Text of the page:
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    I feel sure that you think this is the way to go, however I also think that (having not read the book) that perhaps this author has been misunderstood. Nurturing is as important as feeding, bathing, or making sure the child is safe. Allowing children to learn independence is what all good parents do. There are many paths to get there. Truchis's path as you have described it, seems very convoluted to me. Please consider reading other books before deciding on this specific path. Congrats on your baby and welcome! – WRX Dec 28 '16 at 23:24
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    I'd second Willow's comment - this is contrary to everything we read before we had our first. We did give our babies periods of time alone, but that was more for us and our sanity :-) We provided support and help for all the things you mention - for your children to know they can do things but will always have your support seems much more important. – Rory Alsop Dec 29 '16 at 13:45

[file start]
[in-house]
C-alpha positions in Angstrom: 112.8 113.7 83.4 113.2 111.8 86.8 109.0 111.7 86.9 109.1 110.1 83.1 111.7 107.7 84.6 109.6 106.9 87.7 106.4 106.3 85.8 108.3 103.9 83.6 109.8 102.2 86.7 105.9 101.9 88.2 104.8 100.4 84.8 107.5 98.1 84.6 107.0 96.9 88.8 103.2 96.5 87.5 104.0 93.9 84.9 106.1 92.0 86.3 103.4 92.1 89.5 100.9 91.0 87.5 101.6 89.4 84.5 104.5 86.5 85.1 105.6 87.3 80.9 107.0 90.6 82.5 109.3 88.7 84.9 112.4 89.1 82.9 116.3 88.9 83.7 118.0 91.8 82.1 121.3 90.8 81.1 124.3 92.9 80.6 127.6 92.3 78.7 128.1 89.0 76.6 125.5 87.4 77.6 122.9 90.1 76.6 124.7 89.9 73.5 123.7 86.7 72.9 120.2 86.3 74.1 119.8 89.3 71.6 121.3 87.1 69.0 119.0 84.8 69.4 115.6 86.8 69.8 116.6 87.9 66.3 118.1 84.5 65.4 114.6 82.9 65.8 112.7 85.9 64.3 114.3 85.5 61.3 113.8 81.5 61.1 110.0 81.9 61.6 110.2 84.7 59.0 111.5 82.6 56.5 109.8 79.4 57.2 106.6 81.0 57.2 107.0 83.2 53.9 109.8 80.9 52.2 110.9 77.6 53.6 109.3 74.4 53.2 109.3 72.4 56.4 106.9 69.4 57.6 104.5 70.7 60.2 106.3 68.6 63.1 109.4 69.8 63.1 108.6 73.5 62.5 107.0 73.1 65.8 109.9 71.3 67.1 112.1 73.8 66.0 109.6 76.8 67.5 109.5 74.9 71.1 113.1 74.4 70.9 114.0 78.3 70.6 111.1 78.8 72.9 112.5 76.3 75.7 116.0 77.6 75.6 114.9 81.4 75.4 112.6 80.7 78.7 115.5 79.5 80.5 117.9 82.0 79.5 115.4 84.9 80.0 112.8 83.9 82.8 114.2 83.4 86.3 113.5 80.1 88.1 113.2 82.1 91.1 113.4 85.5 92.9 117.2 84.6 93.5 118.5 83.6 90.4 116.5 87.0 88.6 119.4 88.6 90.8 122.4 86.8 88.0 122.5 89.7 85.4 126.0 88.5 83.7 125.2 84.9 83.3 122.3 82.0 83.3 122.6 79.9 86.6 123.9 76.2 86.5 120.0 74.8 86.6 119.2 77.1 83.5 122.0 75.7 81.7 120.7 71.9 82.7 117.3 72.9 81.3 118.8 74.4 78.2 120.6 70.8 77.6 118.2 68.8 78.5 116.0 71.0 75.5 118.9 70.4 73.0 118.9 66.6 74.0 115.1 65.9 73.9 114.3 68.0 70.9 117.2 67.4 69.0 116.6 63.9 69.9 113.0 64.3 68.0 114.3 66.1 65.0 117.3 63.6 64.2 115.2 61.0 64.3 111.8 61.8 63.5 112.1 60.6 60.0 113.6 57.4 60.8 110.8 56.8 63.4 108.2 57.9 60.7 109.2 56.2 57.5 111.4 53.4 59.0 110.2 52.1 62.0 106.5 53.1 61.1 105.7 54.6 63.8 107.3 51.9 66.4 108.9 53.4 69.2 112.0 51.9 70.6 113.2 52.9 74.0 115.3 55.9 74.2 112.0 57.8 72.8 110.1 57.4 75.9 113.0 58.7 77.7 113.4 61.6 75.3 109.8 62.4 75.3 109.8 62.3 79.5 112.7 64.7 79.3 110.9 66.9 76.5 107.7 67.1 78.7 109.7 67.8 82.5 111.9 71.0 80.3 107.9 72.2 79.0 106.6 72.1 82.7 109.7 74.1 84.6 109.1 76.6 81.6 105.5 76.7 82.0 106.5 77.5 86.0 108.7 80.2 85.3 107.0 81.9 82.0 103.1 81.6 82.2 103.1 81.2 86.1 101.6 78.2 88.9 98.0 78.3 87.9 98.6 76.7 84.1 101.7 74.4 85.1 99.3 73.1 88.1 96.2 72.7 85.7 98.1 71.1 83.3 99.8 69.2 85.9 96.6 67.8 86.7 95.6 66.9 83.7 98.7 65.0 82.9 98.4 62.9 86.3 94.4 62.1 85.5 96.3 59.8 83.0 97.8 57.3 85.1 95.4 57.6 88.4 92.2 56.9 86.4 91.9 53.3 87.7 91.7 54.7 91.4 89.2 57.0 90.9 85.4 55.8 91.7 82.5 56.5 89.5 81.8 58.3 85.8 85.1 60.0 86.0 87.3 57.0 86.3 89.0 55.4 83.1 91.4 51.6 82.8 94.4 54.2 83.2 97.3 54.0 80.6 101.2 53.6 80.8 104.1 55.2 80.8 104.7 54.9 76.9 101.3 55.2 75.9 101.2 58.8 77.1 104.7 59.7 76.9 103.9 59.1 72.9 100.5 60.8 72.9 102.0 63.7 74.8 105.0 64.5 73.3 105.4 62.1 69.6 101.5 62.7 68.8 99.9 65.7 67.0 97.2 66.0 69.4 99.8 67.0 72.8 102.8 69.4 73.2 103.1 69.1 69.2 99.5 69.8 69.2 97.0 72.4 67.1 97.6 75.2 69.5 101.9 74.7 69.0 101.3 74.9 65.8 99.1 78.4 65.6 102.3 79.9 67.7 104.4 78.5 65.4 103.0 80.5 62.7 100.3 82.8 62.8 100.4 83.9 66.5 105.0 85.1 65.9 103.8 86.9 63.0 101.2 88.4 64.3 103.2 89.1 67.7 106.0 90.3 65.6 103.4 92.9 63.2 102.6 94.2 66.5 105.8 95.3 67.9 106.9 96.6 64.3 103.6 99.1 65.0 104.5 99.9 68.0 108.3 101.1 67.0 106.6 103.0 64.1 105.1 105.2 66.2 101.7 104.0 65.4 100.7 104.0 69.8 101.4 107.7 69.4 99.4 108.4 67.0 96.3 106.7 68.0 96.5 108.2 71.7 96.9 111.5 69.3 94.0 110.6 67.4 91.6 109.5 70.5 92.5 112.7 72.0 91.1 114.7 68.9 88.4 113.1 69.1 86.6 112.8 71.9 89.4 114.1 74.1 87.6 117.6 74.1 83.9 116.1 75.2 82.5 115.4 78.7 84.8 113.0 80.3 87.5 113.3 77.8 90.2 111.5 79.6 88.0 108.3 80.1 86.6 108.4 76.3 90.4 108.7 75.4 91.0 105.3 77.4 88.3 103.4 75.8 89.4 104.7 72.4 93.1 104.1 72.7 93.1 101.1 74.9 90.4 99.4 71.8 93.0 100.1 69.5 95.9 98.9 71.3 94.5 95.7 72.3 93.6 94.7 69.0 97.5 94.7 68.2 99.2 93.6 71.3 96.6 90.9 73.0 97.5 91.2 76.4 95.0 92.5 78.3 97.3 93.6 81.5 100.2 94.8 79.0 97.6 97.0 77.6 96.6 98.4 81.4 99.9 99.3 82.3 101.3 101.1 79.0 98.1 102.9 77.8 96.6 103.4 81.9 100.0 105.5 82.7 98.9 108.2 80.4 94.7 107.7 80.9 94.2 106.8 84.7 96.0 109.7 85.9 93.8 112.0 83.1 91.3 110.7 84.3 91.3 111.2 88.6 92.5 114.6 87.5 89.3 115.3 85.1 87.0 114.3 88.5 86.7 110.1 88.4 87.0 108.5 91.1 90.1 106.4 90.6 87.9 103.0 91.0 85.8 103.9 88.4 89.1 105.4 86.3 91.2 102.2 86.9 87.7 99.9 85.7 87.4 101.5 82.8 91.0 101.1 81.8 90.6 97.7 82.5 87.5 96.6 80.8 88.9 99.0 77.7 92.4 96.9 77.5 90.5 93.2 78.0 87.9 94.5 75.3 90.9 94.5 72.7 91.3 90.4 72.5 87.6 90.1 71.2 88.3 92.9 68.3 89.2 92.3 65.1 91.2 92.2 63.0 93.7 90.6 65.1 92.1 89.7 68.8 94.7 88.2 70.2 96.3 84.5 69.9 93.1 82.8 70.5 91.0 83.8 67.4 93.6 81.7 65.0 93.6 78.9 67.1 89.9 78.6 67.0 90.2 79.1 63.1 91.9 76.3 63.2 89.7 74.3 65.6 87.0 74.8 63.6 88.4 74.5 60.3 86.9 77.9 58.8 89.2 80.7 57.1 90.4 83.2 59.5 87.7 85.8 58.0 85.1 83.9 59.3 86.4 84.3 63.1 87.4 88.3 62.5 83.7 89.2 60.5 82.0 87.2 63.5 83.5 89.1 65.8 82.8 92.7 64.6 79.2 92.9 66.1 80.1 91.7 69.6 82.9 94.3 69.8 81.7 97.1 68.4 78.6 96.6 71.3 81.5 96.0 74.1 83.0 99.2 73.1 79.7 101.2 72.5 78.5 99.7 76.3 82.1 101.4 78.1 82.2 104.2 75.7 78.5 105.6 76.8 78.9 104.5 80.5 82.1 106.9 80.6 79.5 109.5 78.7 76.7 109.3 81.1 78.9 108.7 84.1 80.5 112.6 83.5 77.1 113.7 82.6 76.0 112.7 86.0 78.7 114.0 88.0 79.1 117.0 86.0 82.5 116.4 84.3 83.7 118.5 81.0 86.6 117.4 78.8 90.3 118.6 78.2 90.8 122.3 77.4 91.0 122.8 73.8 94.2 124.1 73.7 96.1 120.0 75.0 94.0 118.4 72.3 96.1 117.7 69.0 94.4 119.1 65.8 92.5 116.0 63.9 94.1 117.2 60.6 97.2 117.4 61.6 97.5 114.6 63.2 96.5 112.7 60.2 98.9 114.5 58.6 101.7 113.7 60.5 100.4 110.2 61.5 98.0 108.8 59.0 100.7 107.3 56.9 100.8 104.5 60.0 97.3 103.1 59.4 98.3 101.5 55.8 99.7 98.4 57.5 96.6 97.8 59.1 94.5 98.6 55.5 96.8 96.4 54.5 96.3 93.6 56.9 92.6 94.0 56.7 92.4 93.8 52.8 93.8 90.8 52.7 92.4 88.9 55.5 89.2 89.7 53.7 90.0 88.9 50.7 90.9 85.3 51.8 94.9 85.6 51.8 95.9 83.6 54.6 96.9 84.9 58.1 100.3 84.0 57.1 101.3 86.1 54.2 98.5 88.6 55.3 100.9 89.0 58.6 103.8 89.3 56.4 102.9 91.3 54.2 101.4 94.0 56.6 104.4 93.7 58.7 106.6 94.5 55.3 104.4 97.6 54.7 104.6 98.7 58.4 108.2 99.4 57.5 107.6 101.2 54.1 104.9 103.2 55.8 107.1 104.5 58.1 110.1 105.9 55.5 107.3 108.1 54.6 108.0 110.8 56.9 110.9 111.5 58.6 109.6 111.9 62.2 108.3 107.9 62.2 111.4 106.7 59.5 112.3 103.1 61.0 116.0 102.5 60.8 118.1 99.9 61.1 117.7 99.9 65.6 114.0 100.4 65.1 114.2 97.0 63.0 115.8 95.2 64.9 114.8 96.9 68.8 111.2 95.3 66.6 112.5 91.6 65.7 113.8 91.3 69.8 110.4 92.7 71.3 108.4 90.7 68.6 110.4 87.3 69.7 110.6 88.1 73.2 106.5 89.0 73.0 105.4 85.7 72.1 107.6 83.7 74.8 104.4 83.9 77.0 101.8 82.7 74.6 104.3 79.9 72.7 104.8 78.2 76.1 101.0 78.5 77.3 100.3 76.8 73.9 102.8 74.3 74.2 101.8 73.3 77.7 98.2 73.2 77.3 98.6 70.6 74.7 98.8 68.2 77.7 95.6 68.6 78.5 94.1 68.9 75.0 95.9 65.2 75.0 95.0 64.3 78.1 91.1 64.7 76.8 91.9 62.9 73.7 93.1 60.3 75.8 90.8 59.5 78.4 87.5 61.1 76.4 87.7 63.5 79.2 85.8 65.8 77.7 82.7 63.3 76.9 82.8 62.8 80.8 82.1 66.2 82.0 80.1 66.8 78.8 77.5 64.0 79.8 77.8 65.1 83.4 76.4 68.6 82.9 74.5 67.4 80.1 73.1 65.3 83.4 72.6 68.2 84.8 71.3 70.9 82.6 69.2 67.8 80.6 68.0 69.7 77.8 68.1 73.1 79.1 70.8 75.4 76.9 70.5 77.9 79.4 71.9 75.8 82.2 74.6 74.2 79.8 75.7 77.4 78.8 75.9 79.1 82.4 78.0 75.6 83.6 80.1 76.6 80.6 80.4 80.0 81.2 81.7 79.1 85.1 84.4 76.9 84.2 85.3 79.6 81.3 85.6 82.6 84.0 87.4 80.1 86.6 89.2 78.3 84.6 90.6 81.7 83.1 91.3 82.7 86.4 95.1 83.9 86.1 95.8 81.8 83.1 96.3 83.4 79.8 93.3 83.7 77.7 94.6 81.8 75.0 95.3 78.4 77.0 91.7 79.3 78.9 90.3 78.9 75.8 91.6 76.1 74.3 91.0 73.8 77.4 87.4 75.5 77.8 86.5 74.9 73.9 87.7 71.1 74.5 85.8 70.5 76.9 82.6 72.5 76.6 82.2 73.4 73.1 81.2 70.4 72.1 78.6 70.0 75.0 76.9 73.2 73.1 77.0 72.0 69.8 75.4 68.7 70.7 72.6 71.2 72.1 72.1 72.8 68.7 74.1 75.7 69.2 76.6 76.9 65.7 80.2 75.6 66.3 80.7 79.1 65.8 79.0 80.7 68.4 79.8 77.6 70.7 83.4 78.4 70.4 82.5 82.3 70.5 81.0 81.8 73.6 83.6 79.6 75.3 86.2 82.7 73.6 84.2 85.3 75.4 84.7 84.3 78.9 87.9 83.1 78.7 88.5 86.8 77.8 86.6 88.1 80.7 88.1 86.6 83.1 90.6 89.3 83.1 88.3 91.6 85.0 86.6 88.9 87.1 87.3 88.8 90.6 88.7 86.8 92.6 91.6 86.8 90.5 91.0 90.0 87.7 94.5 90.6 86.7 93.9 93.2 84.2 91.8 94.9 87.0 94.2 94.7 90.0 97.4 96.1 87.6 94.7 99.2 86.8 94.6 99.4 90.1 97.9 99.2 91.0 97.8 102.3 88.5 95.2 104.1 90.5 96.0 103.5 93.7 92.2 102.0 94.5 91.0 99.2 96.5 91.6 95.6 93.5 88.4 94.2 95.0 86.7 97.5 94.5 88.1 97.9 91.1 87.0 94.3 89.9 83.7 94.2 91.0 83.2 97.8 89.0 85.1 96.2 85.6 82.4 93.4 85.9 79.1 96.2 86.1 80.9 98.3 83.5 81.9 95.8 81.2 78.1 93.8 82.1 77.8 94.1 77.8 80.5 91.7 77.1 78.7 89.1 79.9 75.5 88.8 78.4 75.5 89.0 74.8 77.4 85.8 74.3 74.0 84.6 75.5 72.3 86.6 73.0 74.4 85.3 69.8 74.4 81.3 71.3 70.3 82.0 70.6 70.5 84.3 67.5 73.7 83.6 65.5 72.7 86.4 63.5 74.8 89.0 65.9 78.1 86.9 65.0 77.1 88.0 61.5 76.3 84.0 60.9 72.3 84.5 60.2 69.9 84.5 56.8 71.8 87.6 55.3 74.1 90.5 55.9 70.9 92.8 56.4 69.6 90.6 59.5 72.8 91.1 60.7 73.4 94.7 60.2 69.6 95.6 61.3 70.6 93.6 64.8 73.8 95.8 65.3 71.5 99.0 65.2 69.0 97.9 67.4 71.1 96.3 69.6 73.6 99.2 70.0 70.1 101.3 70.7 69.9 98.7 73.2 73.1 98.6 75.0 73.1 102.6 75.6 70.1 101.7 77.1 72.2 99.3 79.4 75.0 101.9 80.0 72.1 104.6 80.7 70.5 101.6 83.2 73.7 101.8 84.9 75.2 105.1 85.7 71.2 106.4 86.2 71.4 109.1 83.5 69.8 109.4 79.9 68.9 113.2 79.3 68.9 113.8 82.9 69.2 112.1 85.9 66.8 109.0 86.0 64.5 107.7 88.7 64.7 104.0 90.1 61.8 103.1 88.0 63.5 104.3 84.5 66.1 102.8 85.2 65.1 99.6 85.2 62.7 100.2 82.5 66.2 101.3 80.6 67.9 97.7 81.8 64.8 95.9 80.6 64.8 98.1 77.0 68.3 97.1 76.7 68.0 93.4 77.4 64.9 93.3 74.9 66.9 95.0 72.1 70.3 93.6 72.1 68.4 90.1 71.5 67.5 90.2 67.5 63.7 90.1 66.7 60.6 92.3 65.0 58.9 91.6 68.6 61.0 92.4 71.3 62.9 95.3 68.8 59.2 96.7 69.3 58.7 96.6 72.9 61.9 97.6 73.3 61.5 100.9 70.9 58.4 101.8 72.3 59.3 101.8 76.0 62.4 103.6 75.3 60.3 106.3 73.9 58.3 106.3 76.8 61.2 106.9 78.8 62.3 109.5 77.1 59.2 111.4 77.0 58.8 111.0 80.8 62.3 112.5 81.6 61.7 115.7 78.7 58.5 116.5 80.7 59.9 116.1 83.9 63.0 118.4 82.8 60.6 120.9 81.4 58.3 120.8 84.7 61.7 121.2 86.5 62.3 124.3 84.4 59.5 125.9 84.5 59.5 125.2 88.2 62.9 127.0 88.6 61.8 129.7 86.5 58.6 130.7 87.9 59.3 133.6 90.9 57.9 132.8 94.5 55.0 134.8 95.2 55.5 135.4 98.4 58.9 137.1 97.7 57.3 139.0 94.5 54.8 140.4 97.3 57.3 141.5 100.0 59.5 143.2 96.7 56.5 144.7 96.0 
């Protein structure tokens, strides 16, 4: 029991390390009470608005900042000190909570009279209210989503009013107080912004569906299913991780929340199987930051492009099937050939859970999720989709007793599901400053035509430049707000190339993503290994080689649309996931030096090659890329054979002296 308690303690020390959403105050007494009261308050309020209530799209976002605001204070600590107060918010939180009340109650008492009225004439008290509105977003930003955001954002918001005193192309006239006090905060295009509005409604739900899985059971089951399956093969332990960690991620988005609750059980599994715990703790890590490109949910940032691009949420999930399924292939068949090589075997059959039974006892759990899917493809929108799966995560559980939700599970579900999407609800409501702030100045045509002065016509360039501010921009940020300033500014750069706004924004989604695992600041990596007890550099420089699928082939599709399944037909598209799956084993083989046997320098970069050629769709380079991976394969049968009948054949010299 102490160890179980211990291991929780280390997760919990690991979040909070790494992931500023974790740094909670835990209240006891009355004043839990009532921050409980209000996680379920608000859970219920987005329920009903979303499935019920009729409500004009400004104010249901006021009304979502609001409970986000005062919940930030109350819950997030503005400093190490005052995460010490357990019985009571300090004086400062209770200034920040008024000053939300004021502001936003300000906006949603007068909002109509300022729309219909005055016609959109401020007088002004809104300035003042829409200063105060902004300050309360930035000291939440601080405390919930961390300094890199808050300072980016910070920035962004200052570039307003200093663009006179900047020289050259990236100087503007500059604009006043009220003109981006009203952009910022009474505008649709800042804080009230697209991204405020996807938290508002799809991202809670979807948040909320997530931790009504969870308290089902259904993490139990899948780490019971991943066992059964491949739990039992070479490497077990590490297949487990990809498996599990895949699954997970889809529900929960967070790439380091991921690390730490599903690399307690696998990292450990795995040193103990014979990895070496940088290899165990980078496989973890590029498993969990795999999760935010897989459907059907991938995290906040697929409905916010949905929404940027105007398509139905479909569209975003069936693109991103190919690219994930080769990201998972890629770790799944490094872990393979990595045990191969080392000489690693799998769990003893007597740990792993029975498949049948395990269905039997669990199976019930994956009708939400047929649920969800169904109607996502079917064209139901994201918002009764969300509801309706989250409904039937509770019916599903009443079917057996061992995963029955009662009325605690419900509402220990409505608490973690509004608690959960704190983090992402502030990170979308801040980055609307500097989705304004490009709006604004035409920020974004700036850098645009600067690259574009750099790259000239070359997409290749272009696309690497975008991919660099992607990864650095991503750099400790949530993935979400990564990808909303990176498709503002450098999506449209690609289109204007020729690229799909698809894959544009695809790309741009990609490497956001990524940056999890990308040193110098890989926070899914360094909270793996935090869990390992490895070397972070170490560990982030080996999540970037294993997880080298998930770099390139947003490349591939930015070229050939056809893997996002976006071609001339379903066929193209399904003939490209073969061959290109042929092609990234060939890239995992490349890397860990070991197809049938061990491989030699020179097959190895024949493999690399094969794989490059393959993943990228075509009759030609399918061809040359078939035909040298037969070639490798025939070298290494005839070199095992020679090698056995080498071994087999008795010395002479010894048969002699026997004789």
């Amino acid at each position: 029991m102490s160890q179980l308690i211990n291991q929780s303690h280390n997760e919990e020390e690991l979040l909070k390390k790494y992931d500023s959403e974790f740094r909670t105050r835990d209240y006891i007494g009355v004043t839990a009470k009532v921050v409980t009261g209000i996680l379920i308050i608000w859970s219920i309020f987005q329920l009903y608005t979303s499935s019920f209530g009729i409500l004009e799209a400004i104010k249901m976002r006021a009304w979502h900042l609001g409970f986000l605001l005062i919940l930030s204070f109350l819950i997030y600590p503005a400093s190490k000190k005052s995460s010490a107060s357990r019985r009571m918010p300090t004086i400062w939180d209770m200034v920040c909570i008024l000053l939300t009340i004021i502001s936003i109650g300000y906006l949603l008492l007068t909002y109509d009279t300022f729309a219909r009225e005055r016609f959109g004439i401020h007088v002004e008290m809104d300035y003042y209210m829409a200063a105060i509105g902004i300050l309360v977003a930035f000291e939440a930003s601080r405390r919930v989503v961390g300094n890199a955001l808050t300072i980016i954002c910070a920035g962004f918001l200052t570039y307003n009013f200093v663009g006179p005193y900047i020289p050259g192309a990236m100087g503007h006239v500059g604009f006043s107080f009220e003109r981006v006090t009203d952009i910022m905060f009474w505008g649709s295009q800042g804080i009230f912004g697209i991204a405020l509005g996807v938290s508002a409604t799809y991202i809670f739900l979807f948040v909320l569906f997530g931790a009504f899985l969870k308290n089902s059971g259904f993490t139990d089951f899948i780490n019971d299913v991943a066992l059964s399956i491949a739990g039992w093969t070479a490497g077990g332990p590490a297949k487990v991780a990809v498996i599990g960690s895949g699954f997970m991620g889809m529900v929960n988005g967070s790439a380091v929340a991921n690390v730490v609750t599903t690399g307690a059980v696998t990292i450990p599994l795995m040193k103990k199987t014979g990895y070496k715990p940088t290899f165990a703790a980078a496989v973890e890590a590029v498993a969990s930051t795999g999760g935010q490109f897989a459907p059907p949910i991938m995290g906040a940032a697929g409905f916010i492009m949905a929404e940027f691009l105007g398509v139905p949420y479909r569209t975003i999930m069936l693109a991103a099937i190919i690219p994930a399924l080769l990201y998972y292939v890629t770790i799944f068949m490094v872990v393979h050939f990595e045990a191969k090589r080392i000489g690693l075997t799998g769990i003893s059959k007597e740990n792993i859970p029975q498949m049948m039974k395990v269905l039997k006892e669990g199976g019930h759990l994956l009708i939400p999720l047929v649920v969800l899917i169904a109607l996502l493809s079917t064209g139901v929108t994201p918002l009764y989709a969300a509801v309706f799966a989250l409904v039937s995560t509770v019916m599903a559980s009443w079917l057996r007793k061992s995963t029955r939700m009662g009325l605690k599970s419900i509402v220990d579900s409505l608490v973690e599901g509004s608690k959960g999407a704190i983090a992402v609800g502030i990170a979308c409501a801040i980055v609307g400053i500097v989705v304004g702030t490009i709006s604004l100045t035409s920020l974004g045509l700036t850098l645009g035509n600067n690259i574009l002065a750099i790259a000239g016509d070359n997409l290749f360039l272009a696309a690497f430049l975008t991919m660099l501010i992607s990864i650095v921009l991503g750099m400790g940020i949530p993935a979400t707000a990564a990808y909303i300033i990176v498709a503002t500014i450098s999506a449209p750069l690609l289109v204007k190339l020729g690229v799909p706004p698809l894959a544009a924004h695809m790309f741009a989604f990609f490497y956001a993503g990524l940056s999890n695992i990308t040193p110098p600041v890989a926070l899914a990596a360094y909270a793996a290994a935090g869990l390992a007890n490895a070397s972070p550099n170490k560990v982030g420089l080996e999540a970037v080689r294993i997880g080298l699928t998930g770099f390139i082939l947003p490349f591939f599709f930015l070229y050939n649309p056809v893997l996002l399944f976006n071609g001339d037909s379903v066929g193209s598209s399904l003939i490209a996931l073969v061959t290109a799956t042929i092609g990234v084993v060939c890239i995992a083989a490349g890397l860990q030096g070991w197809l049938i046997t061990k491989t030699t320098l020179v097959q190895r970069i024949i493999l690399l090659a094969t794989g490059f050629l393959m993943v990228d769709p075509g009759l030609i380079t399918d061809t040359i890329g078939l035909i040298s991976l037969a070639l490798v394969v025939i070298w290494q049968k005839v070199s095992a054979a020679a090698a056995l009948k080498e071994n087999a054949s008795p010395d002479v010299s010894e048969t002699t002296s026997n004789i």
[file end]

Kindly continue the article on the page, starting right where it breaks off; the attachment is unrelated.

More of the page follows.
• Can you clarify whether your answer is intended to apply to newborns? As written, this seems extraordinarily contrary to what I would recommend for caring for a newborn, but might be applicable to a toddler. – Pyrotechnical Aug 13 '18 at 10:43